For designers, portfolios are a point of pride. You spend your entire career designing in someone’s else style; your portfolio is the one place to you’re allowed be you, a labor of love to toil over, anguish over, and celebrate when it’s finally done. I should know: my senior year of college, I spent the entire fall semester creating my portfolio from scratch.
In retrospect, it was a wildly inefficient use of time. All the effort put into web development would’ve been better spent writing case studies, and I could’ve started recruiting months earlier. What’s more, my portfolio had to be updated by hand (in code), which was tedious and prone to error. It was a classic case of Not Invented Here syndrome.
Processes with less friction are more effective. My biggest priority is creating and updating content, and if that means not being considered for one of those “17 Awesome Design Portfolios to Awe and Inspire You” lists, then so be it.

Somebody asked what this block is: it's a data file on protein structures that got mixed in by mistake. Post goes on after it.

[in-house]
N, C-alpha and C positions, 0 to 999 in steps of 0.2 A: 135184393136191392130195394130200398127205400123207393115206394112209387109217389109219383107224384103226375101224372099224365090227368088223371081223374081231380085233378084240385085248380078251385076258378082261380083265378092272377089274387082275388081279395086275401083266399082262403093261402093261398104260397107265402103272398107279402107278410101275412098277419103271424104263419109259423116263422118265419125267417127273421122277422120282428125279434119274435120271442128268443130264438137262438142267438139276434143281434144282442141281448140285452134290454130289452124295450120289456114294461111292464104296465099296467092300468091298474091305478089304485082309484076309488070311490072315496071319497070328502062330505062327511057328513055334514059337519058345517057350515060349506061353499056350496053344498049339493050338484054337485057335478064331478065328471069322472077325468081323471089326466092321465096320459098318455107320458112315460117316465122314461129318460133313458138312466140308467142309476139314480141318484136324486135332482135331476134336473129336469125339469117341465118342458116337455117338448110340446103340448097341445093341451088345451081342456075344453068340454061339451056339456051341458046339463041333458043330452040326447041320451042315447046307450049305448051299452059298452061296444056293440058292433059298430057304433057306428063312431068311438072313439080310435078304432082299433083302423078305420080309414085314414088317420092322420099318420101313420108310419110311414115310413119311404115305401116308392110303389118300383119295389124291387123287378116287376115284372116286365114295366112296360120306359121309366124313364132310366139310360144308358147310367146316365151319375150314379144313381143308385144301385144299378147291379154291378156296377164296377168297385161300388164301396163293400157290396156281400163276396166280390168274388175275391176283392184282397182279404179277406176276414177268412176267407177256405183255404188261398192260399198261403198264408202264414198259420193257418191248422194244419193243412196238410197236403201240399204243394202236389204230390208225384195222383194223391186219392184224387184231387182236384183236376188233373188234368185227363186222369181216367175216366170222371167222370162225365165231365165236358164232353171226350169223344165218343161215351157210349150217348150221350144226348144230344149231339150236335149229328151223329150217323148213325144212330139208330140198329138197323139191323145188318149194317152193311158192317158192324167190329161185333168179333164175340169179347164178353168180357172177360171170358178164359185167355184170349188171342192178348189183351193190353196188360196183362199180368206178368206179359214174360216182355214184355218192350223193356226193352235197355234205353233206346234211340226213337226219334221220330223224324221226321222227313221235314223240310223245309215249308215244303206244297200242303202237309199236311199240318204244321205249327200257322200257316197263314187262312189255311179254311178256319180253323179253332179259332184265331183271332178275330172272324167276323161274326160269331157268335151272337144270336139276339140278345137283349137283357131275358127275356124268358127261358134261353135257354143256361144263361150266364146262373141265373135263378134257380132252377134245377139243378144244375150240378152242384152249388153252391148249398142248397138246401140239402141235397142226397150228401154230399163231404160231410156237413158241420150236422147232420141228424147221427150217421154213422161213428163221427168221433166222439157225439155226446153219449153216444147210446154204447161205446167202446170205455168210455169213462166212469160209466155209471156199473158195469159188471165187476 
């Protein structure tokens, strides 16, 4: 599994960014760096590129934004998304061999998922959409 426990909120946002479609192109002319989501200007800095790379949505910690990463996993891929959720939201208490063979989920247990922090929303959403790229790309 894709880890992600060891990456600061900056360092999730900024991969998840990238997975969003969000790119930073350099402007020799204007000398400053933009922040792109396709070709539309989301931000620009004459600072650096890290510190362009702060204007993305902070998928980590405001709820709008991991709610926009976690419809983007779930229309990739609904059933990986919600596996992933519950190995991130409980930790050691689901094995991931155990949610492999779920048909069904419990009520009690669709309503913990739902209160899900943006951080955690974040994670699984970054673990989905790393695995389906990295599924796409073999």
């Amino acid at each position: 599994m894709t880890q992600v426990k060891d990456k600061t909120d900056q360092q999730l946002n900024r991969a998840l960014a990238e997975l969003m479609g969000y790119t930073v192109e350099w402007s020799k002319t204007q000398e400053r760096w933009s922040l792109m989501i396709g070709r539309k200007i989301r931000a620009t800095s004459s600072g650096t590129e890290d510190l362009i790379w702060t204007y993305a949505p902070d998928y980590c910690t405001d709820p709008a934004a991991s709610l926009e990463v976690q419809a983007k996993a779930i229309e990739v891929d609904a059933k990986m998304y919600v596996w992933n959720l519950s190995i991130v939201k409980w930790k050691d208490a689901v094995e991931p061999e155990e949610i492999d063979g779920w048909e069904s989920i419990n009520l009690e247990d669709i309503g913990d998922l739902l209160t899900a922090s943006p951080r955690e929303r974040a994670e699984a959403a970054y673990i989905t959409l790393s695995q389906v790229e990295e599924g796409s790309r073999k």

- Looks great
What you see is what you get, which is my favorite thing about Medium. There’s no gap between what you write and how it’s displayed.
- Easy to edit
No need to set up a CMS, or (god forbid) edit HTML directly.
- Fully responsive
Already taken care of. Thanks, Ev!
You can get a lot of these benefits with Squarespace, but at a cost.
- Get feedback directly via private notes
Mainly from friends, but feel free to do the same! I’m constantly revising things, and always open to critique.
- Built-in analytics
With no effort on your part, you get view count, read percentage, and traffic sources for every page.
- Leads to discovery of my Medium articles…
…where I can show potential employers I know what I’m talking about¹.
- Limited customization
If you have a dealbreaker, this is it. I have my own priorities, but I get that you might want more control.
- No custom URL
This feature was cut. Mine has a permanent redirect from
- Can’t include
Made with ❤️ and ☕️footer
Is it even a personal website then?
¹ At least, that’s the plan.